The new CEO of French retail giant Carrefour unveiled a complete shake-up of his management team, with a raft of new appointments. Perhaps the most surprising was the selection of British executive James McCann to head up Carrefour's domestic operations, still struggling to find their way back to growth. McCann had previously run Tesco's Eastern European subsidiaries. He will also join the Carrefour executive board.

Apple sent out an email to the IT trade press, inviting them to "come see our latest creation" at a media conference on January 27th. This is widely expected to be the unveiling of Apple's long-awaited tablet computer, expected to feature a 10-inch touchscreen, and running on a similar operating system to the iPod and iPhone. The industry is already abuzz with rumours of negotiations between Apple and different book, newspaper and magazine publishers, generating speculation that the new product will double as a book reader to rival Amazon's Kindle and other devices. HarperCollins, Random House, the New York Times and Conde Nast, among others, are all said to have struck deals with Apple. The company is also thought to have been in talks with several academic textbook publishers, as well as with broadcast networks ABC and CBS over monthly TV subscriptions. Another likely clue are the bright paint-like splotches which illustrated Apple's press conference invitation, suggesting that colour will be an important feature of the new product. Notably, all the current generation of e-book readers from Amazon, Sony and Barnes & Noble display books in black and white only. Meanwhile Amazon attempted to undercut Apple's offer to publishers by offering a whopping 70% royalty on the list price of all books sold on the Kindle, but only as long as the Amazon list price is the same as or lower than the list price of the same book on other e-readers.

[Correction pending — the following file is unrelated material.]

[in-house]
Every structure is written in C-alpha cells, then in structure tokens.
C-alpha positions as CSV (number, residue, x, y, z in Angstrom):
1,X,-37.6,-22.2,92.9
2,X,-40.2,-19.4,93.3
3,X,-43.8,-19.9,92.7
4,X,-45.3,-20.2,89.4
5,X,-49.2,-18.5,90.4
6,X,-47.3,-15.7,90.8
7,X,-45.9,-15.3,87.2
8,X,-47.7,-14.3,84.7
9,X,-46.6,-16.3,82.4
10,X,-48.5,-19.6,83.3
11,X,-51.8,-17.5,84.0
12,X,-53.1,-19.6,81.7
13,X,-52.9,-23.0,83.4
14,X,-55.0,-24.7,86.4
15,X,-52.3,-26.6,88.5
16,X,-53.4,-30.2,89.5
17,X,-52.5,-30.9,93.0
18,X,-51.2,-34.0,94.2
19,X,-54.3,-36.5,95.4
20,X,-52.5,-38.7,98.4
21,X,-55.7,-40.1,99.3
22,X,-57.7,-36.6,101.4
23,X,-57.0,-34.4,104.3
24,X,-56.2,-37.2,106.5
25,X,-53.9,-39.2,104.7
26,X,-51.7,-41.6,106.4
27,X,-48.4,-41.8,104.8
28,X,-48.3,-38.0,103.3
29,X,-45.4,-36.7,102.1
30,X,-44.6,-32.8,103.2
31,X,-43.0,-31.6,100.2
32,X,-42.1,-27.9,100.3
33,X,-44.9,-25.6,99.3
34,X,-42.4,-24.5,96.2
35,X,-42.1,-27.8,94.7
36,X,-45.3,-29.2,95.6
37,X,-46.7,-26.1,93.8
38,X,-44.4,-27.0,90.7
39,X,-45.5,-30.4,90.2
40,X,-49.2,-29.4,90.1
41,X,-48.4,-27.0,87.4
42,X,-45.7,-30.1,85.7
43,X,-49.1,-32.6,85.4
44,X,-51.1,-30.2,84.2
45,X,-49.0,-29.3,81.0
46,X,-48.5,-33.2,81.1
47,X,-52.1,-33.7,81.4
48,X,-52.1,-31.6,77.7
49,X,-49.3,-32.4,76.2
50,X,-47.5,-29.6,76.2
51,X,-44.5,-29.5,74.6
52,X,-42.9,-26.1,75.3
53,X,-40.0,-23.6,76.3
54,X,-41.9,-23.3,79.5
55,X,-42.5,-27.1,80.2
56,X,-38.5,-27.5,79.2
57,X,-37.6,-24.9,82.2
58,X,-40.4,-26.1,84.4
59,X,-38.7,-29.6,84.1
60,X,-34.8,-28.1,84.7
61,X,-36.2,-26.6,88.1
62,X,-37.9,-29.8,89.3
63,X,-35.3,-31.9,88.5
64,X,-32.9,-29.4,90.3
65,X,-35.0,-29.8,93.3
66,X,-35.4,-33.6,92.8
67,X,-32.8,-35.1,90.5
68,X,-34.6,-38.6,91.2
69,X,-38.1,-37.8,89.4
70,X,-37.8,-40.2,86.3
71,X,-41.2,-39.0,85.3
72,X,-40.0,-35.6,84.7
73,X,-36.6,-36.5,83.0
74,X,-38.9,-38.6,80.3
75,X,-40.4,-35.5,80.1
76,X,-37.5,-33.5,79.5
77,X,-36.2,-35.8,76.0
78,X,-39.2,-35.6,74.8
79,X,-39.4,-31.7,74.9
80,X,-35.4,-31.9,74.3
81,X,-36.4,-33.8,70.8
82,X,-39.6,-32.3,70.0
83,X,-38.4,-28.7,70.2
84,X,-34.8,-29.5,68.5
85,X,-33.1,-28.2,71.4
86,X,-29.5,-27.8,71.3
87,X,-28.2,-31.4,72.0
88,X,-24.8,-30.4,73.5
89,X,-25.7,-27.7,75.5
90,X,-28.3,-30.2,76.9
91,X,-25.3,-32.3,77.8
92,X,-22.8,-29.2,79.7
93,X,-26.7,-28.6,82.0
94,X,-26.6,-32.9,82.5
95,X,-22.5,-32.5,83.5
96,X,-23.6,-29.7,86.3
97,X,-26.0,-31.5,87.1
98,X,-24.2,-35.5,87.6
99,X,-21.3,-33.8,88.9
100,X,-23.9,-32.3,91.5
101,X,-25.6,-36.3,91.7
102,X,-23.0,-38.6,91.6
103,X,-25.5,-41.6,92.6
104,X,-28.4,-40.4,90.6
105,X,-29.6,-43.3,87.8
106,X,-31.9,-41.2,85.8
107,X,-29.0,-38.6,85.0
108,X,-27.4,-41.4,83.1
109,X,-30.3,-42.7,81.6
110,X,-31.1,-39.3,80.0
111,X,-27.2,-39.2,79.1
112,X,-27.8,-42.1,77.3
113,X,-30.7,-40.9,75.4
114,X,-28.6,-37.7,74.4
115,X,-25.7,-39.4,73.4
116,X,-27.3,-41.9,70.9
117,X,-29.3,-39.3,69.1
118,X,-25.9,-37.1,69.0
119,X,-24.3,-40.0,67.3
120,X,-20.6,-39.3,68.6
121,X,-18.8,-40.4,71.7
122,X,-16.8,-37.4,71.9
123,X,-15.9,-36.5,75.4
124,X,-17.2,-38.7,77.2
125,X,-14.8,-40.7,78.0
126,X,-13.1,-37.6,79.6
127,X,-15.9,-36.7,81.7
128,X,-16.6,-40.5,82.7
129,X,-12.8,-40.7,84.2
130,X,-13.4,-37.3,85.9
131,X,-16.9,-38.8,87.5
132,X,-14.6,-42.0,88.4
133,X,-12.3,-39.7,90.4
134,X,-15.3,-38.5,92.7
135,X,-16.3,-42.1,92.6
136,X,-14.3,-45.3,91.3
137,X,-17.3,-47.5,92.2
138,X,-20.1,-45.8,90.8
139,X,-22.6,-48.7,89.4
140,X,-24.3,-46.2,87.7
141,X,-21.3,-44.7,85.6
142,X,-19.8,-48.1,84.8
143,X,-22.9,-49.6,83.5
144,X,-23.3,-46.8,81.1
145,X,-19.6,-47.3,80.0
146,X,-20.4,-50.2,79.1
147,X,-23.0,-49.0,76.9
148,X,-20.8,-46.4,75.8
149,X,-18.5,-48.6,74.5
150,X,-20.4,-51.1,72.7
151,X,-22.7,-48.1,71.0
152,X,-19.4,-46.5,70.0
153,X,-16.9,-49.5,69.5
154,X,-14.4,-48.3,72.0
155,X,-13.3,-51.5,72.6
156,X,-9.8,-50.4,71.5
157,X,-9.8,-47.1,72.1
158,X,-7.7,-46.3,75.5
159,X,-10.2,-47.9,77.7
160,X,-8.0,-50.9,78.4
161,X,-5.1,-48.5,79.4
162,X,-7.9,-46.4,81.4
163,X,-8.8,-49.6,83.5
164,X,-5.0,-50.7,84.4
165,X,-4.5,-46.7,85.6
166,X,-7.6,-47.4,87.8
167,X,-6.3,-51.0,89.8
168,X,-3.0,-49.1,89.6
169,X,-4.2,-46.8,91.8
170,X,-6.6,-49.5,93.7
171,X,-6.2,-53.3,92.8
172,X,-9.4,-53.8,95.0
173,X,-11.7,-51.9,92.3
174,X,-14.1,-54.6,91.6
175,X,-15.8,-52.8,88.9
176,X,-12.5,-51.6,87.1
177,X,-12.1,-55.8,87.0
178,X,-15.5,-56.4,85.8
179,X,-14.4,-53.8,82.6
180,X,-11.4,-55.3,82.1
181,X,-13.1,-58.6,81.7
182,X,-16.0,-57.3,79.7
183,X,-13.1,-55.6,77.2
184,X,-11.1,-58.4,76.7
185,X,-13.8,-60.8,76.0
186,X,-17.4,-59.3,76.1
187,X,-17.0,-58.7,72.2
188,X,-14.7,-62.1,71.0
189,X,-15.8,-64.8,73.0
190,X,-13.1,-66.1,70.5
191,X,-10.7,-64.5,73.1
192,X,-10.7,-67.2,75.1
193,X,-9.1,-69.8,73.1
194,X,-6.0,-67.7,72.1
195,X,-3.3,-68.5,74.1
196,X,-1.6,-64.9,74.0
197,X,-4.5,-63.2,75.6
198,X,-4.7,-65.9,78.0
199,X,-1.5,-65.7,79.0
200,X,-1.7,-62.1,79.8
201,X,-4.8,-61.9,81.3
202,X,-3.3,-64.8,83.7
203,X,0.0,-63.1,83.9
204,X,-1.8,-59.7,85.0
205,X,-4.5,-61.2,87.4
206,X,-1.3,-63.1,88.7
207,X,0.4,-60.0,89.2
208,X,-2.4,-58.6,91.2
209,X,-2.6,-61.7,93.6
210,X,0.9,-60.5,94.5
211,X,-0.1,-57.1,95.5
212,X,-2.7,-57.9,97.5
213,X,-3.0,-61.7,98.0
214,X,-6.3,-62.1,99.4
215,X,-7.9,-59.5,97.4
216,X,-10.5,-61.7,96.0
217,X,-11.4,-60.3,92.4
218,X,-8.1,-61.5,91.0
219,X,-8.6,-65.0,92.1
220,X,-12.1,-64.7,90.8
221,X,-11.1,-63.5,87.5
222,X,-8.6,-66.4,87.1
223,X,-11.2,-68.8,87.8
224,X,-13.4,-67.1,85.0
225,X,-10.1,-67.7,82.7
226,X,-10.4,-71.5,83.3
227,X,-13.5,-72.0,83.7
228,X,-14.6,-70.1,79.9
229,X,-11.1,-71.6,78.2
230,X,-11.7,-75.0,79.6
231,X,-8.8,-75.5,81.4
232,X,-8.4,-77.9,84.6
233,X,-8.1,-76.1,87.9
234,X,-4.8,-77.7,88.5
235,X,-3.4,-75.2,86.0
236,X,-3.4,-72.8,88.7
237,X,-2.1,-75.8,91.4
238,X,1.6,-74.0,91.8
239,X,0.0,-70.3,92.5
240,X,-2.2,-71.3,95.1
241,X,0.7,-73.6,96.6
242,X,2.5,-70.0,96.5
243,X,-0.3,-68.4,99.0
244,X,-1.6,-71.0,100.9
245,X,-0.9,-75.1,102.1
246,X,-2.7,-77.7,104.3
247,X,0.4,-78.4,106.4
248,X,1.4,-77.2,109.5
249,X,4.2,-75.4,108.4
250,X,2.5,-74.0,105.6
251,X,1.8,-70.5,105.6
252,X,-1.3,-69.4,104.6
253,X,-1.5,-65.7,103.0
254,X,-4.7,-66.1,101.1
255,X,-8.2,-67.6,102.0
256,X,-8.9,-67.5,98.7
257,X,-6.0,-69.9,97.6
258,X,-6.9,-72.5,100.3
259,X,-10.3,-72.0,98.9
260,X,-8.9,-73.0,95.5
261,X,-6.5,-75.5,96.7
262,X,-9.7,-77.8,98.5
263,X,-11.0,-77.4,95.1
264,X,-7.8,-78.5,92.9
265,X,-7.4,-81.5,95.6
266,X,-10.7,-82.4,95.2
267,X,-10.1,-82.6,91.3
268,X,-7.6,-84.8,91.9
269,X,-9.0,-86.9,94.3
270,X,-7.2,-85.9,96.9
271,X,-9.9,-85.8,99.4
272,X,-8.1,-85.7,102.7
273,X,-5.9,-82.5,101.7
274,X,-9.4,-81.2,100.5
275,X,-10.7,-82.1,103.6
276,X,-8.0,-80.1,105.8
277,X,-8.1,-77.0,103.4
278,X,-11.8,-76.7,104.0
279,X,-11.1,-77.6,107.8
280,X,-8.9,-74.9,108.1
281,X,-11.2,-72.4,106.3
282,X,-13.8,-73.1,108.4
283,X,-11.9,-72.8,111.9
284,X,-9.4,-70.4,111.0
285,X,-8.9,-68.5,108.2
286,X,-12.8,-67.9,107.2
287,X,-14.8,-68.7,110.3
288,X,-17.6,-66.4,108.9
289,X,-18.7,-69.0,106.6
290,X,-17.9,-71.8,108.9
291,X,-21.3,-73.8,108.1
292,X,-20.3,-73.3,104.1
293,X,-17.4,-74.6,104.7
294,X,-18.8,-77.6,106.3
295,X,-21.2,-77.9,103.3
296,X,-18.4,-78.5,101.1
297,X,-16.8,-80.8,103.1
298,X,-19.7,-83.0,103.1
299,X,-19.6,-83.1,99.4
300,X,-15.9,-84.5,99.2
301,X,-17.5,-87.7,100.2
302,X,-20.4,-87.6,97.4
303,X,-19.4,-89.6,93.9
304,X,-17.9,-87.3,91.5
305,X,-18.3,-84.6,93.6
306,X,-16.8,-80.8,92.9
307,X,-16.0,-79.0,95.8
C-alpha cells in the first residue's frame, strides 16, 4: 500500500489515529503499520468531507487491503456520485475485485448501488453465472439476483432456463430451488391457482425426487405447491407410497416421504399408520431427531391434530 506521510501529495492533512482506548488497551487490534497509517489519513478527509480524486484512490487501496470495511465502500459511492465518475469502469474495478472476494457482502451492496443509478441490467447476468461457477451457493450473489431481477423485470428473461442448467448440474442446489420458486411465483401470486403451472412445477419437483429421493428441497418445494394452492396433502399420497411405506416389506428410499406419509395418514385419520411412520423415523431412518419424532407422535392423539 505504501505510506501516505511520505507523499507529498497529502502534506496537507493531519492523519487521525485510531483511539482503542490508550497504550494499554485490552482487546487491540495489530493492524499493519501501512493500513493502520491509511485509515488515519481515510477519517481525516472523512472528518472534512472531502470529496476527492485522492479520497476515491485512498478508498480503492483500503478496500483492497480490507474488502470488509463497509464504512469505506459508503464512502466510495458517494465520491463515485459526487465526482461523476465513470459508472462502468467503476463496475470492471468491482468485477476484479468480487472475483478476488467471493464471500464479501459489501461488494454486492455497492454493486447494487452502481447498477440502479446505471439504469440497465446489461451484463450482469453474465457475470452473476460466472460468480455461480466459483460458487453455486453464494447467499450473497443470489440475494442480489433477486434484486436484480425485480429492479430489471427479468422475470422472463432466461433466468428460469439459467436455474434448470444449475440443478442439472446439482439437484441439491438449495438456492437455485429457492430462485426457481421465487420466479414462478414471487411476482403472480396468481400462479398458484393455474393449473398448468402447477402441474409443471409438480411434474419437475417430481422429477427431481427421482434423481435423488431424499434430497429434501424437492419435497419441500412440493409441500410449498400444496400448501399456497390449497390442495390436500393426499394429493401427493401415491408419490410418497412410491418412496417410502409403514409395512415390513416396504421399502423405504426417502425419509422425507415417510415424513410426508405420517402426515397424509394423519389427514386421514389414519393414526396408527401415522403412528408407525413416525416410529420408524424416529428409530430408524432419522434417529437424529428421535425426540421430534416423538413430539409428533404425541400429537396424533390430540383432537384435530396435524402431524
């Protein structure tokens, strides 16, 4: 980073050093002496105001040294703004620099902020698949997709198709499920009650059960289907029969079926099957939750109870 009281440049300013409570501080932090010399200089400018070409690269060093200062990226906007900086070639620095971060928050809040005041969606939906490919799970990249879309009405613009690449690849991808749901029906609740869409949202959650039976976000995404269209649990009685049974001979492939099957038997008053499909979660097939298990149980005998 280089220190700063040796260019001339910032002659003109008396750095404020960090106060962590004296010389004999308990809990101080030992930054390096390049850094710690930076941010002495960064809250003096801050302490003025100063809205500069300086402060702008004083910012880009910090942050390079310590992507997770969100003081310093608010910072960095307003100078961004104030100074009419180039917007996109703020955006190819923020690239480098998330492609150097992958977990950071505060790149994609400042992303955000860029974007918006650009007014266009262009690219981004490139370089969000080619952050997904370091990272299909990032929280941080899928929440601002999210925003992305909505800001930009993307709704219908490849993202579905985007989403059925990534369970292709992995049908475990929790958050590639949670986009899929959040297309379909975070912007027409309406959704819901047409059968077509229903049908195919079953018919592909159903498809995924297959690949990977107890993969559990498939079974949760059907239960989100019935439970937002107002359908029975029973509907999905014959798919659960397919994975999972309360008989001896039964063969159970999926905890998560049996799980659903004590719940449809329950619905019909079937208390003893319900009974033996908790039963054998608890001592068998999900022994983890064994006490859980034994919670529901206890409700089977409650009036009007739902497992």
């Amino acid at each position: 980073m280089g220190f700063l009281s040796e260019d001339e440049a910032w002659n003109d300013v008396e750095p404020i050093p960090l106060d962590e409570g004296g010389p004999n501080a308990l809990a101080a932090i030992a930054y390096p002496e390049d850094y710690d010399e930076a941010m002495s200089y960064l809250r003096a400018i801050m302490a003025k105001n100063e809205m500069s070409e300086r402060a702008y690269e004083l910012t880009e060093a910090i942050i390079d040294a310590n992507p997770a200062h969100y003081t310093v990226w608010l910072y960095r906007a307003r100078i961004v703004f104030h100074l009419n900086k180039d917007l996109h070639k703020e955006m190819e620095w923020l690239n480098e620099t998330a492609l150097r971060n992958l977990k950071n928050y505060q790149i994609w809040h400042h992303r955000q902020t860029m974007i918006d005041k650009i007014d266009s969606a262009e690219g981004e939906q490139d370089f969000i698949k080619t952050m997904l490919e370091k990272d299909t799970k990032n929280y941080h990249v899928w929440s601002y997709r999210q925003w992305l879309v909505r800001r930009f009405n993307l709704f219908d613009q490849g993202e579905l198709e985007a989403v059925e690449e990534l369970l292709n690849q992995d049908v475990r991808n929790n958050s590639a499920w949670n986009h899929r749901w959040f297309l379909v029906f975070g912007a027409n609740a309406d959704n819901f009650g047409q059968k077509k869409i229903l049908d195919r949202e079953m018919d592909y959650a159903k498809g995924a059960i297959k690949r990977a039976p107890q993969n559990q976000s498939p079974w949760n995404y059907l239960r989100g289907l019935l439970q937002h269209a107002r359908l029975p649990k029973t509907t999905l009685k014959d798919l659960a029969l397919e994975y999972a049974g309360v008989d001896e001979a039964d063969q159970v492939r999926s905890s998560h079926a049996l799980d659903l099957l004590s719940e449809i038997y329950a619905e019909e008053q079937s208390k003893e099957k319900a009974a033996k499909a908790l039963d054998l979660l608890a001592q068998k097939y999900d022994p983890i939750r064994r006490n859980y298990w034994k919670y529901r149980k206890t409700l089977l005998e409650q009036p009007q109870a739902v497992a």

In an interview with the Corriere della Sera newspaper, Giorgio Armani firmly ruled out any likelihood of his eponymous fashion empire coming up for sale. "When am I going to quit? When am I going to sell? There's always a moment in every interview when this question jumps out," Armani told the newspaper. "So it is time for clarity. I will never sell because I have no need to and I have no desire to. And I will not step aside as long as, touch wood, I can keep up the pace. I want to follow everything, be busy with everything, and the last word will always be mine." Now 75, Armani remains the sole shareholder in Giorgio Armani SpA, although several nieces and nephews have roles within the business.

In a separate development, Armani has teamed up with Reebok to produce a line of co-branded sportswear which will be sold through Emporio Armani and Reebok outlets. That's pretty cool, but we're not sure about another partnership, negotiated by Reebok's parent company Adidas. In the most surprising marketing tie-up we've seen so far this year, Adidas has joined forces (ha!) with George Lucas's marketing machine to develop a range of footwear and apparel based on the Star Wars franchise. The range includes Storm Trooper shoes, Skywalker shoes, X Wing Samba shoes, Millennium Falcon shoes, Yoda ZX 700 Boat shoes, the Darth Vader track top and Darth Vader XZ 8000 shoes. Nerds of the world, rejoice!


In the news this past week: Agencies